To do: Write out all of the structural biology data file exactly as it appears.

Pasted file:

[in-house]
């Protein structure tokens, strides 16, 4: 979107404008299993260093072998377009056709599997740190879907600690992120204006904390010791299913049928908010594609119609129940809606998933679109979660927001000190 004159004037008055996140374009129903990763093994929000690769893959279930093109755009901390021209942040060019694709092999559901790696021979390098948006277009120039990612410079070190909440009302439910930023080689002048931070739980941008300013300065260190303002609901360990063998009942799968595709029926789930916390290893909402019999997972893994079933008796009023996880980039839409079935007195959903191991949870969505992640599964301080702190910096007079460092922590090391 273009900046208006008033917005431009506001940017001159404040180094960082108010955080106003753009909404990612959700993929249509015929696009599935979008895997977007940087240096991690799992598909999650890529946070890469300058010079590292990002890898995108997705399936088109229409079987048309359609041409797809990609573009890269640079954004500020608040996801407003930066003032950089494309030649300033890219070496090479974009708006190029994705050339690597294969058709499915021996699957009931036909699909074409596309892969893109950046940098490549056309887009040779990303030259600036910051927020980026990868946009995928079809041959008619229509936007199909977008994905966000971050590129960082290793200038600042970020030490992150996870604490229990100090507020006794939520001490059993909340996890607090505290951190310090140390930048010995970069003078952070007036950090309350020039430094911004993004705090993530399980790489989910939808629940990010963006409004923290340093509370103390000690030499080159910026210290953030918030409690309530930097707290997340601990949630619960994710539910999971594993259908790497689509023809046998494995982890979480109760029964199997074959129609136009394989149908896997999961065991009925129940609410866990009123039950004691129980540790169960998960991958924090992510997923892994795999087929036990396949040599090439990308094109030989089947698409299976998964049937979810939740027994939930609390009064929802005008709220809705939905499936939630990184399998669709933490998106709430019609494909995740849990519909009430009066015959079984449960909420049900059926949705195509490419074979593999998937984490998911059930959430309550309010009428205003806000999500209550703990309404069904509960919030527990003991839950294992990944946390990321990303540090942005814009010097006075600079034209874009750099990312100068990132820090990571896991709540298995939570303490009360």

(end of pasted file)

[in-house]
């Protein structure tokens, strides 16, 4: 979107404008299993260093072998377009056709599997740190879907600690992120204006904390010791299913049928908010594609119609129940809606998933679109979660927001000190 004159004037008055996140374009129903990763093994929000690769893959279930093109755009901390021209942040060019694709092999559901790696021979390098948006277009120039990612410079070190909440009302439910930023080689002048931070739980941008300013300065260190303002609901360990063998009942799968595709029926789930916390290893909402019999997972893994079933008796009023996880980039839409079935007195959903191991949870969505992640599964301080702190910096007079460092922590090391 273009900046208006008033917005431009506001940017001159404040180094960082108010955080106003753009909404990612959700993929249509015929696009599935979008895997977007940087240096991690799992598909999650890529946070890469300058010079590292990002890898995108997705399936088109229409079987048309359609041409797809990609573009890269640079954004500020608040996801407003930066003032950089494309030649300033890219070496090479974009708006190029994705050339690597294969058709499915021996699957009931036909699909074409596309892969893109950046940098490549056309887009040779990303030259600036910051927020980026990868946009995928079809041959008619229509936007199909977008994905966000971050590129960082290793200038600042970020030490992150996870604490229990100090507020006794939520001490059993909340996890607090505290951190310090140390930048010995970069003078952070007036950090309350020039430094911004993004705090993530399980790489989910939808629940990010963006409004923290340093509370103390000690030499080159910026210290953030918030409690309530930097707290997340601990949630619960994710539910999971594993259908790497689509023809046998494995982890979480109760029964199997074959129609136009394989149908896997999961065991009925129940609410866990009123039950004691129980540790169960998960991958924090992510997923892994795999087929036990396949040599090439990308094109030989089947698409299976998964049937979810939740027994939930609390009064929802005008709220809705939905499936939630990184399998669709933490998106709430019609494909995740849990519909009430009066015959079984449960909420049900059926949705195509490419074979593999998937984490998911059930959430309550309010009428205003806000999500209550703990309404069904509960919030527990003991839950294992990944946390990321990303540090942005814009010097006075600079034209874009750099990312100068990132820090990571896991709540298995939570303490009360």